Essex: Go-ahead given for major expansion of glasshouses for salad crops in Lea Valley at Nazeing

Meurig Raymond

Meurig Raymond - Credit: Simon Hadley

Approval for a major expansion of glasshouses in Essex’s Lea Valley will provide a welcome boost for British-grown salad crops, farmers’ leaders say.

the NFU said today (Tuesday 20 May).

Valley Grown Nurseries has received planning permission to construct 21 acres of glasshouses to grow tomatoes and peppers in Nazeing, near Harlow, the largest expansion in the Lea Valley for more than 50 years.

The scheme will generate more than 40 jobs and includes a renewable energy plant and the creation of water storage for recycling, as well as improved habitat for wildlife.

The application was supported by the National Farmers’ Union (NFU), including help from its Legal Assistance Scheme. It was also backed by NFU specialist branch Lea Valley Growers and the Lee Valley Food Task Force.


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NFU President Meurig Raymond said: “This decision is excellent news for British growers, British consumers and the British economy.

“Self-sufficiency in the horticultural industry has fallen for a number of years and we now import four out of every five tomatoes eaten in this country - at a time when the public are actively seeking to buy quality British produce.

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“There is tremendous scope to grow more salad crops to meet public demand, but modern agriculture and horticulture require modern buildings and modern facilities.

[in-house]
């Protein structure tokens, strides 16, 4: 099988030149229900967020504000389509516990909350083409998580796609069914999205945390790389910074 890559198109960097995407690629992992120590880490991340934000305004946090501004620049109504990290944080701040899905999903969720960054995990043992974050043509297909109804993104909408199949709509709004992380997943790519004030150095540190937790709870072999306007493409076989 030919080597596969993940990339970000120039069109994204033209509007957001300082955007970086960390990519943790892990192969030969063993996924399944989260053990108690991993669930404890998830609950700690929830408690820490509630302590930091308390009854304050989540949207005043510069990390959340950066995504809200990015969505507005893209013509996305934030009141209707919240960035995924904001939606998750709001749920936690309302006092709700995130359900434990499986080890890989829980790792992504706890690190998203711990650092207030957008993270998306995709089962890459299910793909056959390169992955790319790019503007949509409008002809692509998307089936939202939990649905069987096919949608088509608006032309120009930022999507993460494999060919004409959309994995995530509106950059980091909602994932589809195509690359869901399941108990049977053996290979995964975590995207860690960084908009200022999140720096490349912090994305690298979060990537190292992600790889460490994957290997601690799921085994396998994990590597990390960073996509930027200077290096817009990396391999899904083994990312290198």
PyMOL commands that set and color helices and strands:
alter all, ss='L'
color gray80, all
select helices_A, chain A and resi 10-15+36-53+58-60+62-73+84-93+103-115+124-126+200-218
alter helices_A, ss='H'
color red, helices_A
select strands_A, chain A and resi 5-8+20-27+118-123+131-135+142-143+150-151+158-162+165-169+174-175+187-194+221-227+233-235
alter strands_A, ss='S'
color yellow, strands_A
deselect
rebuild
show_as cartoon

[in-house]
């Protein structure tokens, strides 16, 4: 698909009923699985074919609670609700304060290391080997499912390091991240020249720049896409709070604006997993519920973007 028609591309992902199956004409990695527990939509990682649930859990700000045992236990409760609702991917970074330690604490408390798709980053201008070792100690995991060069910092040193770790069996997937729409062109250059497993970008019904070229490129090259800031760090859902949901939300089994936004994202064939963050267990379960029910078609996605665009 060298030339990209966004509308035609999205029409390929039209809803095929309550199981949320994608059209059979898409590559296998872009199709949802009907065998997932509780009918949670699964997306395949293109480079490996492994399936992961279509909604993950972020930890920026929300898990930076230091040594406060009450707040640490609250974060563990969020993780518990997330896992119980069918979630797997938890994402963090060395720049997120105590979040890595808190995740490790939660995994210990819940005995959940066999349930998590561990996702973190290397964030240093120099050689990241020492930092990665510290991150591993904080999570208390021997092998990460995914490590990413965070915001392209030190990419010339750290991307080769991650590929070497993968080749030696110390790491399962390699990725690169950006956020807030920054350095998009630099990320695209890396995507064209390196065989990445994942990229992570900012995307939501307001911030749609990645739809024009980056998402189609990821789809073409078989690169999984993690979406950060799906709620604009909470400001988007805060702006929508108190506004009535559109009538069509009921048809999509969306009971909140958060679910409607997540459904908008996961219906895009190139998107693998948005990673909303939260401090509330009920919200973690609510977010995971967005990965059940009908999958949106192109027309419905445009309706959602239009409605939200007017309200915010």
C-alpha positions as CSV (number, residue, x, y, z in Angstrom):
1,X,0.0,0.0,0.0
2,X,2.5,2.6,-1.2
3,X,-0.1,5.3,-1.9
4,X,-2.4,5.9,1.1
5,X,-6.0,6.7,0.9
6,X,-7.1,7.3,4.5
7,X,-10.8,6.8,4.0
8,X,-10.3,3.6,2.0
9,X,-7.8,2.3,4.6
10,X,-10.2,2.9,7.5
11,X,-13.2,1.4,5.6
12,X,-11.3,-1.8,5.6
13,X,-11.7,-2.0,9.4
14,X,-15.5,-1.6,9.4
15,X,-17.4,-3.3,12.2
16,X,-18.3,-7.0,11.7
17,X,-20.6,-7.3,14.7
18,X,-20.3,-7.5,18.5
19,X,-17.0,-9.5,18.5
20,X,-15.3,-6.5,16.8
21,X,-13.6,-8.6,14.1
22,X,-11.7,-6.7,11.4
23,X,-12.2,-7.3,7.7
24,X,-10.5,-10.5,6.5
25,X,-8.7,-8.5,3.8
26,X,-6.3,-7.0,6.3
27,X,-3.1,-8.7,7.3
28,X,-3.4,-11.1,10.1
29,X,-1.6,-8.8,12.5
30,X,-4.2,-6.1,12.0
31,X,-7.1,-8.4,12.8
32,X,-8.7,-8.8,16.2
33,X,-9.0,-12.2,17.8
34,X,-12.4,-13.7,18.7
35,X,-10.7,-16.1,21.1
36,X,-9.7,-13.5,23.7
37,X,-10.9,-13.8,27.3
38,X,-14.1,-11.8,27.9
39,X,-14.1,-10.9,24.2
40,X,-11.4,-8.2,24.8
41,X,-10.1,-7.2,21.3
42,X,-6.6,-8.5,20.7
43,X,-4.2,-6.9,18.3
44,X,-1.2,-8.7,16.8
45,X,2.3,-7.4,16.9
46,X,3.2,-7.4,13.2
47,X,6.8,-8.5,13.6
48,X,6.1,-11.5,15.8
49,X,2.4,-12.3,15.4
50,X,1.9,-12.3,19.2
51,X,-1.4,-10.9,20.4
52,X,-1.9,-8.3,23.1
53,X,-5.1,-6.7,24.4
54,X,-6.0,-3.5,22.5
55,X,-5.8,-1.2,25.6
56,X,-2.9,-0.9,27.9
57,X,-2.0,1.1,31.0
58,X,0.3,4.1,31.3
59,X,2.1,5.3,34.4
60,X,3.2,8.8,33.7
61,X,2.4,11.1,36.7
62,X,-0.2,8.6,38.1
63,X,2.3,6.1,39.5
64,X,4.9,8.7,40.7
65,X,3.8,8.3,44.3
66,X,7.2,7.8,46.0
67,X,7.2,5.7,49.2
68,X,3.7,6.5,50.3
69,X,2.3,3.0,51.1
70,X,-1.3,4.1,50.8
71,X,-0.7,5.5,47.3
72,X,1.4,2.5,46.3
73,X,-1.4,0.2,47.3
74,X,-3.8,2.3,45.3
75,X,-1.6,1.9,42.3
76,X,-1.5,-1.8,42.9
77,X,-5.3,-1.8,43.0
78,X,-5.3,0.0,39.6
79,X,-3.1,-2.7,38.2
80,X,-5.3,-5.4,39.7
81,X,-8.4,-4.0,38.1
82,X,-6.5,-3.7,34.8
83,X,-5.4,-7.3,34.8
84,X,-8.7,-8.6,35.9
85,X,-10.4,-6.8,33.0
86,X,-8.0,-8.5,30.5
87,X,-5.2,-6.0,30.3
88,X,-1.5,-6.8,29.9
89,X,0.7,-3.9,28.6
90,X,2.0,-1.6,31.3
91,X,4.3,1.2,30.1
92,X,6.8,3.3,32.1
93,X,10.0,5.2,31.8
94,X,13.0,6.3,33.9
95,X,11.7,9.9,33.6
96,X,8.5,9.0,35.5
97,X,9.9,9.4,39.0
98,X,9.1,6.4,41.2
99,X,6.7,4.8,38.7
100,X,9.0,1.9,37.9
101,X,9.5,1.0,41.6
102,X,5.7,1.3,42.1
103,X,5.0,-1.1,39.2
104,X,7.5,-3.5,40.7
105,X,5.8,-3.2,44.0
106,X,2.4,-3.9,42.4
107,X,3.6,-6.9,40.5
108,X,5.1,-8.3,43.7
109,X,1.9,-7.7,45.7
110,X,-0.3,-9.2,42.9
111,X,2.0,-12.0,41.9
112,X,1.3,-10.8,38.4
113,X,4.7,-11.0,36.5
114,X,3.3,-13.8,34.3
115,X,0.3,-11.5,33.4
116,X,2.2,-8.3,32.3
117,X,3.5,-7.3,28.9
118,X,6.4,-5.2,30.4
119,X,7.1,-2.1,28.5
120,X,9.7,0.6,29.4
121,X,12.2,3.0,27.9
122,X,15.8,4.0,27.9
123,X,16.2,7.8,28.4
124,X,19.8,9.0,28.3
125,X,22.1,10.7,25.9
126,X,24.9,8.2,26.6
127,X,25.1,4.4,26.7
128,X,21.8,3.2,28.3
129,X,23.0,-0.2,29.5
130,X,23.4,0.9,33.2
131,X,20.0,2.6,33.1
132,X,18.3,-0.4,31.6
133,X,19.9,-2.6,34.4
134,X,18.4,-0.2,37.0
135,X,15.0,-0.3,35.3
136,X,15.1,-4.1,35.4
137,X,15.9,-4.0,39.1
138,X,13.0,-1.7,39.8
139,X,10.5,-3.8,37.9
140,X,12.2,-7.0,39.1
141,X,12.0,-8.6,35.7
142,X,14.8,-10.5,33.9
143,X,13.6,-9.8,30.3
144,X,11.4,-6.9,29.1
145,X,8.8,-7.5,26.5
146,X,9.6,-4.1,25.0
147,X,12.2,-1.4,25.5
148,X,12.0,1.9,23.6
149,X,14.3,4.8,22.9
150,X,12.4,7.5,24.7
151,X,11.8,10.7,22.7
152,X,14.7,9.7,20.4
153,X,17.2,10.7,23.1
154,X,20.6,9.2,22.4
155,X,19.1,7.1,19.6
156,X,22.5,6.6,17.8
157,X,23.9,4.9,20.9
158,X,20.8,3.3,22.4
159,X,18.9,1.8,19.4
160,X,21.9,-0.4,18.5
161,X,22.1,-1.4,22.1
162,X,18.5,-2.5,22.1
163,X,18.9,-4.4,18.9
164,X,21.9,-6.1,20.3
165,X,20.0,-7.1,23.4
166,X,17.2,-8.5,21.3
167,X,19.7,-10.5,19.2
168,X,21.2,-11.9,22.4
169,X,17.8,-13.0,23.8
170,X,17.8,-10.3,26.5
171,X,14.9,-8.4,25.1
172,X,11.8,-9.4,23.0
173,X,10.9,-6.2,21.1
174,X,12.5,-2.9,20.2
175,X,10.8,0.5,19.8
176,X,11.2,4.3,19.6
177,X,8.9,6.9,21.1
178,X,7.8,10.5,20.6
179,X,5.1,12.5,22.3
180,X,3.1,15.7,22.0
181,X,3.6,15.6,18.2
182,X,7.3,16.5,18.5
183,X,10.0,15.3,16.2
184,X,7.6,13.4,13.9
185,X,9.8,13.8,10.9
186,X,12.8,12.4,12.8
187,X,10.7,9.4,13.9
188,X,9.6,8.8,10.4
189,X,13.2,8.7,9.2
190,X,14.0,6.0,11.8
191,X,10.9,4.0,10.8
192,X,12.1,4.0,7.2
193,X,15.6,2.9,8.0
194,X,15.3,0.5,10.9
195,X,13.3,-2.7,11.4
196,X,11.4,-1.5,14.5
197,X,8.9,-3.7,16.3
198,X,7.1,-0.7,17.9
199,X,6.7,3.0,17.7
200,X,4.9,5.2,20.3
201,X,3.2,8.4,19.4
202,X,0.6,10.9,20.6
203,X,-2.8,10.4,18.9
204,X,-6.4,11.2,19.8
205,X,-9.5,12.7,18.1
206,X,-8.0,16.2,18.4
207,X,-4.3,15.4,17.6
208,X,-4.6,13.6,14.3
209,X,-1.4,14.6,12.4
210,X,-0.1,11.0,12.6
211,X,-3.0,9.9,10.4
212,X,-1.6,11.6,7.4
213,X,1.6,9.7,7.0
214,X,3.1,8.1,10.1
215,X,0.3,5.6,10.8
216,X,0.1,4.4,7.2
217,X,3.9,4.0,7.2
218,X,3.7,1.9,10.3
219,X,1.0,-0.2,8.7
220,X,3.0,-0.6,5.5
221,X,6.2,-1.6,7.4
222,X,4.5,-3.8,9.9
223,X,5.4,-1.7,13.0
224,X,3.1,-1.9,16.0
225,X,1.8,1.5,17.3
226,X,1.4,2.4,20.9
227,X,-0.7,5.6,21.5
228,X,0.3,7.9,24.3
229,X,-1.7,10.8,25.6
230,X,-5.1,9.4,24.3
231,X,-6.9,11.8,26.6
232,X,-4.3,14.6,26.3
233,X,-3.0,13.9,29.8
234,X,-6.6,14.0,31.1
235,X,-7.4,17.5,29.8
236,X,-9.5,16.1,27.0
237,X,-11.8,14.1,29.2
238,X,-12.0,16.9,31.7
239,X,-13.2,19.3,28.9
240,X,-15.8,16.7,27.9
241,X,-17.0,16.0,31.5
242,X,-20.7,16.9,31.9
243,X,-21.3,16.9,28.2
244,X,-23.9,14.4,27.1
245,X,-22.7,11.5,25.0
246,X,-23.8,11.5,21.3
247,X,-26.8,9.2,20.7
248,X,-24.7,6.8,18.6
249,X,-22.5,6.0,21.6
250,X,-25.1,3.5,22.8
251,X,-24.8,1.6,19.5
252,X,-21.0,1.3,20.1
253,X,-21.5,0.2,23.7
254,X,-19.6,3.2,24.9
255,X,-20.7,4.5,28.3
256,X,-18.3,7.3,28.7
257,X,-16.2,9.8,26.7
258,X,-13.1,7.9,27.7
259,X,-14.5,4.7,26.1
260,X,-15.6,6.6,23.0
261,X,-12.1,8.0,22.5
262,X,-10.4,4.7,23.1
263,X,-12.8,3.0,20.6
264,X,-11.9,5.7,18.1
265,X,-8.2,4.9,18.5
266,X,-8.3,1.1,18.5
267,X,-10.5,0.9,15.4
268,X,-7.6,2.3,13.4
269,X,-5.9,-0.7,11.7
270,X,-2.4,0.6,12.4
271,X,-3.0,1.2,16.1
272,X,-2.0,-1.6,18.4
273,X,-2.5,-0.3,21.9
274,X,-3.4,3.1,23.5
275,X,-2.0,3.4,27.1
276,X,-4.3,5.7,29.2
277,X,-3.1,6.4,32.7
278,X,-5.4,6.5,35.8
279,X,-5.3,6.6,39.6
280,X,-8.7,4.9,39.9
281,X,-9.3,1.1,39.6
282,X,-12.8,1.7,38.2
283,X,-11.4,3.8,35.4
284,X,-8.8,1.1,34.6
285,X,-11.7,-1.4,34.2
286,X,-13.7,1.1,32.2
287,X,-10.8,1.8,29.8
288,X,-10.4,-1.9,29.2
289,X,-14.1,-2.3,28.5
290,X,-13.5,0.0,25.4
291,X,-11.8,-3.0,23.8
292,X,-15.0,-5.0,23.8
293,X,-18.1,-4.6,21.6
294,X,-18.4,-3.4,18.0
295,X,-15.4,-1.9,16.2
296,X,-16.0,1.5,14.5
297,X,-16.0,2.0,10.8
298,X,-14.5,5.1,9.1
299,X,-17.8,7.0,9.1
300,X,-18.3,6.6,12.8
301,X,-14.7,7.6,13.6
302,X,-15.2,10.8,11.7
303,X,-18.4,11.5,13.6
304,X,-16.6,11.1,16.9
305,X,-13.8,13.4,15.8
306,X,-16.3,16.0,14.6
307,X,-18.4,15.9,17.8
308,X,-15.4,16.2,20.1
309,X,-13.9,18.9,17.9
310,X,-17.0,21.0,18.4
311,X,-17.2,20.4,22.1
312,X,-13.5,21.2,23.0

“I’m delighted that the planners have recognised this and taken this decision to back British farming.”

Lea Valley Growers secretary Lee Stiles said the Lea Valley had the highest concentration of glasshouse in the world in the 1950s but the growing area had fallen by 80 per cent since the 1960s.

“The horticultural industry in the Lea Valley still directly employs more than 1000 people and produces cucumbers and peppers with a retail value of £1 billion to the UK economy. Schemes like this will help ensure it has a viable future,” he said.

“We have a great opportunity to grow more local food, reduce food imports and create local jobs through glasshouse expansion in the Lea Valley.”

Valley Grown Nurseries’ planning application was approved by Epping Forest District Council.

In 2012, the NFU’s Catalyst for Change report revealed that, since 2000, cucumber self-sufficiency had fallen by a quarter to just 30% and tomatoes had fallen 10% to just 19%.

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